Magnus Carlsen needed a win to remain mathematically alive in the race for first, and with the white pieces against Hikaru Nakamura he couldn't have picked a more convenient opponent - at least in theory, based on their lopsided score in classical chess. (It's something like 11-0 in Carlsen's favor, not counting draws.) Carlsen was slightly careless in the opening, allowing Nakamura to equalize fully, but as as is usually the case in Carlsen's games that wasn't the end of the story. Carlsen managed to win a pawn and get his fans (and the engines) revved up about his chances. This was only an illusion, however. Nakamura was able to reach a rook and three vs. rook and four scenario with all the pawns on the same side and the defender's pawns arranged in the ideal f7/g6/h5 formation. The game went 95 moves, of which the last 50 or so were unnecessary. (Carlsen was right to try; I'm merely noting that he never came close to posing Black any real problems.)

    The other two games were drawn. Fabiano Caruana had a huge advantage early in the game against Jon Ludwig Hammer, but slipped up and let his opponent escape. Anish Giri tested Levon Aronian in the razor-sharp Vienna Variation (an important sub-line within the Ragozin), and Aronian had done his homework. As often happens in such openings, a series of complications suddenly resolves after a series of exchanges, resulting in a drawn, playless ending.

    The games, with my notes to the first three games, are here. The tournament website is here, and these are the pairings for round 7:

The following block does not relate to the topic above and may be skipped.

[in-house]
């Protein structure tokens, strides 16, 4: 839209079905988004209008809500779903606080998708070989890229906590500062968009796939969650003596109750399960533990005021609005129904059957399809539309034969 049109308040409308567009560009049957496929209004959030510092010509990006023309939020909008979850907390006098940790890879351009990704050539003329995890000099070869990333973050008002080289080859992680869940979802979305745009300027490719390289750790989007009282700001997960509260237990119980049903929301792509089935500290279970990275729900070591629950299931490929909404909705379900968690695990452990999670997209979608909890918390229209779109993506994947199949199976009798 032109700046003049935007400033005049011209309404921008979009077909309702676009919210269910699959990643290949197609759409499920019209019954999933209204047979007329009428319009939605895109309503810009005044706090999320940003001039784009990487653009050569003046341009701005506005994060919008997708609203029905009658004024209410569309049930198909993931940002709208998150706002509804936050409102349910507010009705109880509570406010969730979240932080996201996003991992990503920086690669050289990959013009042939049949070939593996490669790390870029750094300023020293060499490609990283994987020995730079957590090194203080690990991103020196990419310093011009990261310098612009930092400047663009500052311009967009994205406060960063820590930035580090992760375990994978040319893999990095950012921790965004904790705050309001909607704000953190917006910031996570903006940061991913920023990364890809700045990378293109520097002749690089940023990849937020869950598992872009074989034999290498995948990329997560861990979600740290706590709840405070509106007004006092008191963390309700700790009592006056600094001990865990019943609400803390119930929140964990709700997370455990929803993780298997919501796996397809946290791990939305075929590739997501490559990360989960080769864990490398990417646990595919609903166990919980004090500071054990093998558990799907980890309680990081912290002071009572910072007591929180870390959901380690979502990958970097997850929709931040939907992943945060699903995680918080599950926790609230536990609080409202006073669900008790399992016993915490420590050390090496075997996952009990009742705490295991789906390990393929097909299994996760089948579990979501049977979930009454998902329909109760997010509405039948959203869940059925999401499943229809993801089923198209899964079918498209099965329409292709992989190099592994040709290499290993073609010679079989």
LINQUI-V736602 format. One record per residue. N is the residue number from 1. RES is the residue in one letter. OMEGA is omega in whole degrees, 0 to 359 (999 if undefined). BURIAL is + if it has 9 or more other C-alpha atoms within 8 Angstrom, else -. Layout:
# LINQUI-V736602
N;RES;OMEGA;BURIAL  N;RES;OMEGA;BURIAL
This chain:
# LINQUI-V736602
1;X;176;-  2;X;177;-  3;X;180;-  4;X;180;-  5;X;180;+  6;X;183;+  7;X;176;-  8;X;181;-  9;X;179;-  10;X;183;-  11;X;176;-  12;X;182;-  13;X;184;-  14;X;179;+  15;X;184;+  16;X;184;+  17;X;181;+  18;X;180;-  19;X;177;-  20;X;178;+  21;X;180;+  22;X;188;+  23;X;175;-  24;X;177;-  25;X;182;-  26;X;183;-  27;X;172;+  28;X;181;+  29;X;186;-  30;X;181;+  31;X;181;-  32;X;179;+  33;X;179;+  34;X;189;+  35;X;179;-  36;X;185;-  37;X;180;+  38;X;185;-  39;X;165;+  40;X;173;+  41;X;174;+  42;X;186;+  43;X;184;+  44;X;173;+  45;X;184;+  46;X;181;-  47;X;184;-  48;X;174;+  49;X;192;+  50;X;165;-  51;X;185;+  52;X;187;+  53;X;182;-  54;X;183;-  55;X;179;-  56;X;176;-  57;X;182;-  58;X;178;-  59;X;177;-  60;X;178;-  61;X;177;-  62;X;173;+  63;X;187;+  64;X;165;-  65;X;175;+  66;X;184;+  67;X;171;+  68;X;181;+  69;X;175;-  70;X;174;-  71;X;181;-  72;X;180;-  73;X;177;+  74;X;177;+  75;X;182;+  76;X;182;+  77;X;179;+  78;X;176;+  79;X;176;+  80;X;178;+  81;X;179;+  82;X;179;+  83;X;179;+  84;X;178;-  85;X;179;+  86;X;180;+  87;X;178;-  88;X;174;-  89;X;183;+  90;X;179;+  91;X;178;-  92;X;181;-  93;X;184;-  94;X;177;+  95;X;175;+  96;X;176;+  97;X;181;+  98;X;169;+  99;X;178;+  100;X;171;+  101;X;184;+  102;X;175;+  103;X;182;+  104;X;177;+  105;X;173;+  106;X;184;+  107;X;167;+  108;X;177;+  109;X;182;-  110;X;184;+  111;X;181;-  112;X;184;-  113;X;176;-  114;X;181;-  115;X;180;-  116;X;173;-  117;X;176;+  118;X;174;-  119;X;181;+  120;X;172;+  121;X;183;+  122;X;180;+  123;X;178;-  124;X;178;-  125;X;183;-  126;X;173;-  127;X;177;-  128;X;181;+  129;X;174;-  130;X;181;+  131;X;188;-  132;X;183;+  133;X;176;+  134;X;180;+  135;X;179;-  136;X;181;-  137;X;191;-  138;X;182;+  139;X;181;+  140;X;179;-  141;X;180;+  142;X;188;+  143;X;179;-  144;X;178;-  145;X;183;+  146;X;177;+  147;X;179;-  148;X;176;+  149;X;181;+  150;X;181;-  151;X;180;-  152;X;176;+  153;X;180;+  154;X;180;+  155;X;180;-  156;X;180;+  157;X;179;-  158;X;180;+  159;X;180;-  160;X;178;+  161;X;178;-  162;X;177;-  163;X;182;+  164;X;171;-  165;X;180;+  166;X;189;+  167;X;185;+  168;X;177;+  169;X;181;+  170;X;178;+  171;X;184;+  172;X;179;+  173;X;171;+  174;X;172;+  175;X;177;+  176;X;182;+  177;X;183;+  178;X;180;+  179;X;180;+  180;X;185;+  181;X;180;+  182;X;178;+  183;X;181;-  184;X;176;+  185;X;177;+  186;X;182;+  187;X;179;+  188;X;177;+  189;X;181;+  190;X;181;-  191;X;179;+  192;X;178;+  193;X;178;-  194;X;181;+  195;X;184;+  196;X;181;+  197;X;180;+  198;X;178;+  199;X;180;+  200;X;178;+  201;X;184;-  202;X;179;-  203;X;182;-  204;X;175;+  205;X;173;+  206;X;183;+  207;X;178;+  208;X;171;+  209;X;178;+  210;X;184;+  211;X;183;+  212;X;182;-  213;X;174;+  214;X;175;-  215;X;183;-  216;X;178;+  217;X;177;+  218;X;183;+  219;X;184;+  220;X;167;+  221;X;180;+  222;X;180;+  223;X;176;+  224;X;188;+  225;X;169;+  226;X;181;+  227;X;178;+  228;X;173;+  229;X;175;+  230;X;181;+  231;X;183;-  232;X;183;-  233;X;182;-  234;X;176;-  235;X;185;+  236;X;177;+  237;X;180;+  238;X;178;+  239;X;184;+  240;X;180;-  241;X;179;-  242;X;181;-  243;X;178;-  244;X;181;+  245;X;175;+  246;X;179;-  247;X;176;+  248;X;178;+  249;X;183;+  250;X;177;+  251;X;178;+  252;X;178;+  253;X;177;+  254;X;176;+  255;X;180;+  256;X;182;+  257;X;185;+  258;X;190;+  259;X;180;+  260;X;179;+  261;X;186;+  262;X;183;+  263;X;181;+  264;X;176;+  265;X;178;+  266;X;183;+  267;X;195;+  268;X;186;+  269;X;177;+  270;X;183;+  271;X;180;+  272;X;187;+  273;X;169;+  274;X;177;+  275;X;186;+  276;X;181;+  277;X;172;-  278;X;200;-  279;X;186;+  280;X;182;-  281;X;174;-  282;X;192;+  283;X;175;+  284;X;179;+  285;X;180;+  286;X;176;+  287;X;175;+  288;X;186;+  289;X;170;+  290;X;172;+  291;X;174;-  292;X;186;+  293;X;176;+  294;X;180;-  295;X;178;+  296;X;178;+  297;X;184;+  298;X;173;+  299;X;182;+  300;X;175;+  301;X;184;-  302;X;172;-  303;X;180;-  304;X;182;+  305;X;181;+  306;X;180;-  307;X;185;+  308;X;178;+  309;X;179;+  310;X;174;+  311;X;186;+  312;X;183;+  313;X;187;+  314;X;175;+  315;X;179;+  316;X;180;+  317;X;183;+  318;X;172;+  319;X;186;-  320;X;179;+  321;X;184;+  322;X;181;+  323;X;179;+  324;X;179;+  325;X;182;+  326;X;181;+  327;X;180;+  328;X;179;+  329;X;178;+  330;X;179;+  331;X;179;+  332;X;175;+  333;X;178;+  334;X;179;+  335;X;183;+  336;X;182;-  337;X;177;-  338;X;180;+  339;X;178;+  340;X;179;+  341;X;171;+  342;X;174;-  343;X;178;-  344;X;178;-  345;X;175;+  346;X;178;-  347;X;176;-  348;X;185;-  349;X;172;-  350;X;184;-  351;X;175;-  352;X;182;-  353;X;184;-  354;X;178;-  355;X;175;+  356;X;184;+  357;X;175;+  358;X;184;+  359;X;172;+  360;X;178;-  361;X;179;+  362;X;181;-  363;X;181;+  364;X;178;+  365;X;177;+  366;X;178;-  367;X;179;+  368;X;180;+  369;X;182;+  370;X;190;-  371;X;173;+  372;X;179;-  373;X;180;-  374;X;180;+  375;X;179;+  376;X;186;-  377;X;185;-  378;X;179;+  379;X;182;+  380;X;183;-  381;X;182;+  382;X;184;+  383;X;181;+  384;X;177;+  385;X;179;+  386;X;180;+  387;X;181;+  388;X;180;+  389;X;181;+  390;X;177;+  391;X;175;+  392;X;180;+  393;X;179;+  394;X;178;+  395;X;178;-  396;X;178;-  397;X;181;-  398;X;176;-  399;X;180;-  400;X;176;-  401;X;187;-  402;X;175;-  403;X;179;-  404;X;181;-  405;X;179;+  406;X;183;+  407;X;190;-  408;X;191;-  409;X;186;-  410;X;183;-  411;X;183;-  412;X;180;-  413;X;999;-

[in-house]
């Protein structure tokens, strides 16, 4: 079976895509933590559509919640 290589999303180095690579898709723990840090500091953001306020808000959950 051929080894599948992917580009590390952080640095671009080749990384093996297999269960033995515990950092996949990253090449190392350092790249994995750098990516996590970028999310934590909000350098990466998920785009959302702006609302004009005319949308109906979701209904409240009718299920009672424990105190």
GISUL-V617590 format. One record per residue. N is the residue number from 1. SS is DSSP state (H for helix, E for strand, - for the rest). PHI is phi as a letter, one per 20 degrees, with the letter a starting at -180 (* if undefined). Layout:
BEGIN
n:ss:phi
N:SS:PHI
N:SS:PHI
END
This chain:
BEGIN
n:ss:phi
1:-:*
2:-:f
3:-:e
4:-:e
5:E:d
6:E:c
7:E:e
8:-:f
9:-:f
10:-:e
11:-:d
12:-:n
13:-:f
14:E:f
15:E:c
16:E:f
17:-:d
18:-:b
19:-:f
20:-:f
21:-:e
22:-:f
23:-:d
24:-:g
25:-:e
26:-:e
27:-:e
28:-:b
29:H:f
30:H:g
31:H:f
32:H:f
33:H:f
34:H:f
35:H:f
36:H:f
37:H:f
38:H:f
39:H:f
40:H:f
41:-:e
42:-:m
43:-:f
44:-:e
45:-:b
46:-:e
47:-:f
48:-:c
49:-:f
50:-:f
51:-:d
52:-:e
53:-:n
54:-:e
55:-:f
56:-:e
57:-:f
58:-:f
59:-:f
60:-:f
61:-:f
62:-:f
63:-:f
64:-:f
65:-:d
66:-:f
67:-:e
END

• Nakamura (4) - Grischuk (2)
    • Vachier-Lagrave (2.5) - Carlsen (2)
    • Aronian (2.5) - Anand (4)
    • Hammer (1.5) - Giri (3.5)
    • Topalov (5.5) - Caruana (2.5)

    Monday
    Jun222015

    Norway Chess 2015, Round 5: Topalov Wins Again; Carlsen, Aronian Win Their First

    The Norway Chess tournament has passed the halfway point, and Veselin Topalov continues his success. When he's not playing Norwegians, he wins cleanly; when he does, he hangs in there and waits for miracles to happen. And that's what happened in round 5. Topalov was in all kinds of trouble with Black against Jon Ludwig Hammer. Maybe he was never flat out lost, but it was close! Topalov finally took over the advantage from move 42 on, yet Hammer defended well and was on the verge of a draw after 73 moves. All he needed to do was play 74.f5, a move that any club player could find and that requires calculating a grand total of two moves ahead. Instead, Hammer played 74.Kc6?? and had to resign after the obvious 74...Ke6. A blind spot for Hammer?